According to the Los Angeles Times, "Growing Pains" star Alan Thicke has passed away at the age of 69. He suffered a fatal heart attack while playing hockey with his son. "2016 is just the worst," tweets Joe Solomon of CBS Sports.

Tonight there was an video AMA conversation between Reddit cofounders Alexis Ohanian and Steve Huffman, joined by Twitch cofounders Justin Kan and Emmett Shear. Watch it here on Twitch.

And finally, on a (somewhat) lighter note, read Gizmodo's Alana Levinson on the latest in Things That Aren't Unreasonable For Men To Stop Doing: "Manthreading."

Question of the Day

On Saturday we asked: To raise exclusivity, the annual Met Gala raised its ticket prices from $10,000 to $25,000. What year did that happen.

Answer: 2014. Congrats to Joahua Milne for providing the correct answer. Honorable mention goes to David Daniel, who tweeted, "they raised the price in 2014, to cut out the riff-raff... er, make it more exclusive."

Today's question of the day is: With all this talk of a "new Cold War" in the wake of allegations that Russians meddled with our elections, who made a de facto declaration of war against the United States and the West when he said, "The development of world capitalism proceeds not in the path of smooth and even progress but through crisis and the catastrophes of war"?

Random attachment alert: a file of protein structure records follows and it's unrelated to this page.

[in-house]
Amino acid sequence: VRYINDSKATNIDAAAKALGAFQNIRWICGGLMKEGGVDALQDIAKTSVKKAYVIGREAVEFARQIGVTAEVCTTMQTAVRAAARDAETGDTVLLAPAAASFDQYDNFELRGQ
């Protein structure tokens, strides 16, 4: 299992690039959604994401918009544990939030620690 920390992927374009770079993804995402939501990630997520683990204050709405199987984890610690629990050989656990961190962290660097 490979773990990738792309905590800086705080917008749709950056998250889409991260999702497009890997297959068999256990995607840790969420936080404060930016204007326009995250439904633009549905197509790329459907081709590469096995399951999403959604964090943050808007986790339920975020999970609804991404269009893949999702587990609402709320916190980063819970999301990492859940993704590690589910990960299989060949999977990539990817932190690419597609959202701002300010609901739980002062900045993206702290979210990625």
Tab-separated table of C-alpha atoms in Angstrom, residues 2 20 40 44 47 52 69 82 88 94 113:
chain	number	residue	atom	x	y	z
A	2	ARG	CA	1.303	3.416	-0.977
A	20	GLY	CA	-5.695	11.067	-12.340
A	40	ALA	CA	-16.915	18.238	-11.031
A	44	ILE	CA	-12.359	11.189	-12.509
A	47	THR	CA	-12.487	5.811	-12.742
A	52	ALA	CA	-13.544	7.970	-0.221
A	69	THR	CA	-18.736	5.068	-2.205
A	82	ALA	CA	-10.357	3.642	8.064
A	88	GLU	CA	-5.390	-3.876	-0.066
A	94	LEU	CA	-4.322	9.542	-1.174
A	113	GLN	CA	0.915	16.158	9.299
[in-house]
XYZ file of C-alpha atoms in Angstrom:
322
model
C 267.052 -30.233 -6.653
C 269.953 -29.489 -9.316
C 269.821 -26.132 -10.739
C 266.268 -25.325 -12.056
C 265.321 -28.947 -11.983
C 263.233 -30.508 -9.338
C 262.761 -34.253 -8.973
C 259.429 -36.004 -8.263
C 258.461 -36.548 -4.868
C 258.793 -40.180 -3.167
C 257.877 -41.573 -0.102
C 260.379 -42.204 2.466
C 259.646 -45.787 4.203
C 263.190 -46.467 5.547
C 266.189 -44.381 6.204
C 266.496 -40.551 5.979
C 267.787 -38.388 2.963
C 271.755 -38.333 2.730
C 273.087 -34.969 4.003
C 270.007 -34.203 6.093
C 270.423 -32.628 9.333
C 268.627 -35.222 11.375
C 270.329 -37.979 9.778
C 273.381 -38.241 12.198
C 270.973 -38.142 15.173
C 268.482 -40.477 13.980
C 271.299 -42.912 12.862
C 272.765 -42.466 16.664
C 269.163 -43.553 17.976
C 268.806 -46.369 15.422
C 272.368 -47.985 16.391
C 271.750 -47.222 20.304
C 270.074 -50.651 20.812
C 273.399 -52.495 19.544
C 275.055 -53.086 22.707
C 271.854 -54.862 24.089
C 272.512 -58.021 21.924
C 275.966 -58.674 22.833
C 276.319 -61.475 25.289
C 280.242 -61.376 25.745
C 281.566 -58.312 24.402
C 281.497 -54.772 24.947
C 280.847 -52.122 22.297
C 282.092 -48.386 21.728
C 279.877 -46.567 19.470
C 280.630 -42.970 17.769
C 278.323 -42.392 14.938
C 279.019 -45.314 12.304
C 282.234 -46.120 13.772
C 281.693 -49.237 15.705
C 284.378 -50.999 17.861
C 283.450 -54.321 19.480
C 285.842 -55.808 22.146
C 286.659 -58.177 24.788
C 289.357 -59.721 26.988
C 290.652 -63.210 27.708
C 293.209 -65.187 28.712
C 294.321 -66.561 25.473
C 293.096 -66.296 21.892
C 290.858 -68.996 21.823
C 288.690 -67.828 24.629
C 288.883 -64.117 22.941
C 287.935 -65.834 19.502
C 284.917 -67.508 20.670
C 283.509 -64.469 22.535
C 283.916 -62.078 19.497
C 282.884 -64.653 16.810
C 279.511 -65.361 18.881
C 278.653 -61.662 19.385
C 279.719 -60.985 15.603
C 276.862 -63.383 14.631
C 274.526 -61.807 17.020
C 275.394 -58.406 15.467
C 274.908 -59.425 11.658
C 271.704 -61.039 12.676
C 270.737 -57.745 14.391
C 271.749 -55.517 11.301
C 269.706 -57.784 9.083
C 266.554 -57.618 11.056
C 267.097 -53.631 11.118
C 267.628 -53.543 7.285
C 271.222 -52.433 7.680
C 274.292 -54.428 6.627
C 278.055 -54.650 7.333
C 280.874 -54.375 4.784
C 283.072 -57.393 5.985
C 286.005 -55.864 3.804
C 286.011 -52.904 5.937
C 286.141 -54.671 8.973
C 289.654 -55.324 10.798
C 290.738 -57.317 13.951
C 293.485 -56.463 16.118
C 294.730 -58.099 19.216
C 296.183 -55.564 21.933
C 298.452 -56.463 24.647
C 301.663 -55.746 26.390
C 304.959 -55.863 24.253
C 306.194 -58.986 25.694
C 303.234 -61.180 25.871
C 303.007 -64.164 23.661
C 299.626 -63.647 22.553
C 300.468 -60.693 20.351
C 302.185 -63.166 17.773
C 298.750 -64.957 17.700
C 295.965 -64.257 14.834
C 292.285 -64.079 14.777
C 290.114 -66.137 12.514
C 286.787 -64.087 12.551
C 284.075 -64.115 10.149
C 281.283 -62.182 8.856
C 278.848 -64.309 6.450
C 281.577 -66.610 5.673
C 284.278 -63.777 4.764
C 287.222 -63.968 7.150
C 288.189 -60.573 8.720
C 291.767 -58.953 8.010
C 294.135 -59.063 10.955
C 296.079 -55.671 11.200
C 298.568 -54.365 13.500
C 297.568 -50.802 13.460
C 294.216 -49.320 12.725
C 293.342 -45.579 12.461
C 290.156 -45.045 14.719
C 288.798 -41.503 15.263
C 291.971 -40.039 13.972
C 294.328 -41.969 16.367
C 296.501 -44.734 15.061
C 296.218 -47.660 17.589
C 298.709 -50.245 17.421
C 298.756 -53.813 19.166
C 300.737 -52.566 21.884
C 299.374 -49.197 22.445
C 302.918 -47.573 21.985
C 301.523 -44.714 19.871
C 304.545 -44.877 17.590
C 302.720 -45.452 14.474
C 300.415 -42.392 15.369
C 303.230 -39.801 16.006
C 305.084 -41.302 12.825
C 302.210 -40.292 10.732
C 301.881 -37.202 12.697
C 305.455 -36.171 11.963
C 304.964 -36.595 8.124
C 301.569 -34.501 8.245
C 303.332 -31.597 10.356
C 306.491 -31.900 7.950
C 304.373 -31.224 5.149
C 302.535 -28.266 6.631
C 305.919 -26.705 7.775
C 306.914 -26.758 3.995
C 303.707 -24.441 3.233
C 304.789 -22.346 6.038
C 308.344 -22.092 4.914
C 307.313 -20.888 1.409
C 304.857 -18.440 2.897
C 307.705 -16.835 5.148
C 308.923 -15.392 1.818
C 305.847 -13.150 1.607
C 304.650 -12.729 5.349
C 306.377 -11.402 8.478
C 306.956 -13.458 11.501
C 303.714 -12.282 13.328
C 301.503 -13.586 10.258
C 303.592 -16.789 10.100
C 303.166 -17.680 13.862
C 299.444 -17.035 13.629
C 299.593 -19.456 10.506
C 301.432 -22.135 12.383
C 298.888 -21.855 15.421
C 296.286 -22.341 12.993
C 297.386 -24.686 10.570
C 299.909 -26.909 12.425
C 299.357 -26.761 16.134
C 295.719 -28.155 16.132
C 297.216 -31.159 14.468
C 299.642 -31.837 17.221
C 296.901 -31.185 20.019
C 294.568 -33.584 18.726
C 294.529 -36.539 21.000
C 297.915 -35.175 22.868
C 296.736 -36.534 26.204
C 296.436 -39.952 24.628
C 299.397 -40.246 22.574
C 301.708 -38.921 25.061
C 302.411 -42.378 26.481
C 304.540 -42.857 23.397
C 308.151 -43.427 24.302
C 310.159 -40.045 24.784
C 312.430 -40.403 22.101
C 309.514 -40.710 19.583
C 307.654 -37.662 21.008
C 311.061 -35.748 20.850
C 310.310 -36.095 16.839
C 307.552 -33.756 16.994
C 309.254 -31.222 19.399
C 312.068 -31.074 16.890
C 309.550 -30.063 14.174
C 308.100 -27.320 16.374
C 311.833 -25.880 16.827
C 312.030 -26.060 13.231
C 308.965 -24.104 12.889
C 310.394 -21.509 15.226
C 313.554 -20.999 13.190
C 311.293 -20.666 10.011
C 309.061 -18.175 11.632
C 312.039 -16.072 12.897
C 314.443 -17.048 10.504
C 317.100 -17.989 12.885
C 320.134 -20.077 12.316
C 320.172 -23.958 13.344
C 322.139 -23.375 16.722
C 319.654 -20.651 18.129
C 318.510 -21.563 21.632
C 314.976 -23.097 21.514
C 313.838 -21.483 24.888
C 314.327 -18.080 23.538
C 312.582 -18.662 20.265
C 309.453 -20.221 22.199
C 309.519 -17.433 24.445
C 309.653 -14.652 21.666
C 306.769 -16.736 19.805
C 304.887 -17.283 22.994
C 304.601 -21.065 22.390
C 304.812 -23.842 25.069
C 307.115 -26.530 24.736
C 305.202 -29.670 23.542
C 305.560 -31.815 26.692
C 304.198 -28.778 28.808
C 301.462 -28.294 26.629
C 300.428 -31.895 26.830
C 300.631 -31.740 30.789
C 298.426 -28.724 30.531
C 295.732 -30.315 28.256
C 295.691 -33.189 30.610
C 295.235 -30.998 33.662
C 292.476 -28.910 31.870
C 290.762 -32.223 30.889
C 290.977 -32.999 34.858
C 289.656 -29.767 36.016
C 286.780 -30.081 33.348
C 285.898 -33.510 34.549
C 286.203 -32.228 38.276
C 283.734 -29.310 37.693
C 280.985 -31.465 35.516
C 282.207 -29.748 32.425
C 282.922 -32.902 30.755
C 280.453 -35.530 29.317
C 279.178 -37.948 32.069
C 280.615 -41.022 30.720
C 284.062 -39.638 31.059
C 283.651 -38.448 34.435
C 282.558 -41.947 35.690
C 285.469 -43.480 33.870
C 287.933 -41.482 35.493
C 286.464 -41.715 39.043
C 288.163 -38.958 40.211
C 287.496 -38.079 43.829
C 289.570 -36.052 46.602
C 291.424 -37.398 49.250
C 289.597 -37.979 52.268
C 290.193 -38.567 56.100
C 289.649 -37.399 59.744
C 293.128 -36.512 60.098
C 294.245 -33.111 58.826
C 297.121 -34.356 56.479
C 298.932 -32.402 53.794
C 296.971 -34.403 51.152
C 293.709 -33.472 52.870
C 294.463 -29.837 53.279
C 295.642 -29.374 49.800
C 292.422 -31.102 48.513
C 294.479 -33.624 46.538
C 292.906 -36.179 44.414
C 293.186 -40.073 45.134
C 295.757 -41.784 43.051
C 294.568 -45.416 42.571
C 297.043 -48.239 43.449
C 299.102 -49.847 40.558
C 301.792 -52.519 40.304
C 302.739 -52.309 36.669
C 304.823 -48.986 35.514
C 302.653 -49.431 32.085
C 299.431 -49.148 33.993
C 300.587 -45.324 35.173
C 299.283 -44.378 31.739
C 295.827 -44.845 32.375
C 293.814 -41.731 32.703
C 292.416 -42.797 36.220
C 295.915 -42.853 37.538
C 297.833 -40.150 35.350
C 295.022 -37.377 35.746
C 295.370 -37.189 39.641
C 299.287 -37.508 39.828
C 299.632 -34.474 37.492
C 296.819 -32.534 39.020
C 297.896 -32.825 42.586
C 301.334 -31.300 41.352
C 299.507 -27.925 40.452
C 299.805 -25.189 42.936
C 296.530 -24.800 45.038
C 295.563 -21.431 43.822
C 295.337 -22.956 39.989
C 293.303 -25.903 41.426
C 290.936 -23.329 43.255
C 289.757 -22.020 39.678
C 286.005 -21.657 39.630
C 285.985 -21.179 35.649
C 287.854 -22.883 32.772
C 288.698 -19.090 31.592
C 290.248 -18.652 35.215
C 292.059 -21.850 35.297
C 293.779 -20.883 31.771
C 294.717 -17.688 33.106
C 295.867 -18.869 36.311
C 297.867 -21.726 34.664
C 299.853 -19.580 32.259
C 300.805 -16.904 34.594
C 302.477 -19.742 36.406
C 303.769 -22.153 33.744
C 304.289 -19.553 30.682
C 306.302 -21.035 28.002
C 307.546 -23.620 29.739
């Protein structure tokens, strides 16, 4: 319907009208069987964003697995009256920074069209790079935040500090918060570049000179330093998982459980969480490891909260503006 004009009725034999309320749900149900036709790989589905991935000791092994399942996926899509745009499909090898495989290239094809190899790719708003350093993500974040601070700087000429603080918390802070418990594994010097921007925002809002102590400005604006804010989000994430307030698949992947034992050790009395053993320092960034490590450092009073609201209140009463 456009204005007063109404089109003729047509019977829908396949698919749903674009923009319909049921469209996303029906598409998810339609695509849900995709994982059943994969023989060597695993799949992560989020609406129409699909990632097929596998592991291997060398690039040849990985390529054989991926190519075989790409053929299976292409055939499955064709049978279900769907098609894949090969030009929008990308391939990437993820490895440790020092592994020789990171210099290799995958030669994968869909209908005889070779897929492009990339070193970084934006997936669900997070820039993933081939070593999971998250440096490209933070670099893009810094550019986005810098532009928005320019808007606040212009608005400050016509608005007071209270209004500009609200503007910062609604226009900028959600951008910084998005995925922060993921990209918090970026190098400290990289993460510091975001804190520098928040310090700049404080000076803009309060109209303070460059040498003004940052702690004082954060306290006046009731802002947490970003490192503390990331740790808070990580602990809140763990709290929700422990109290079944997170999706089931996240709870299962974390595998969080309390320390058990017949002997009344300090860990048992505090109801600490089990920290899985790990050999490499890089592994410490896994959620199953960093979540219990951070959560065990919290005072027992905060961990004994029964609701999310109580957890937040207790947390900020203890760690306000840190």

As always, click here to tweet your answer to @MuckRack. We’ll announce the winners tomorrow!

Journalist of the Day: Karin Leperi

Karin Leperi is "an award-winning writer & photographer [who] writes about travel, culture, cuisine, cruising, & photography." Check her out on Twitter or better yet read one of her latest pieces at Pique Newsmagazine with the whimsical title, "Travel like a hobbit to New Zealand's Hobbiton."

Career Updates
A new site "emerges"

Career journalist and former CNBC correspondent Dawn Kissi has launched Emerging Market Views, a new digital platform for all things emerging markets. The site ‎formally announced in October, and offers features, analysis, videos and op-eds from some major market players as well original reporting.

"Huge congrats to Incubator member @dawnkissi for the debut of Emerging Market Views," tweets NY Media Center, "a new platform for all things #emergingmarkets."

Don’t forget - if you change your job in journalism or move to a different news organization, be sure to email us (hello [at] muckrack [dot] com) so we can reflect your new title. News job changes only, please! Thanks!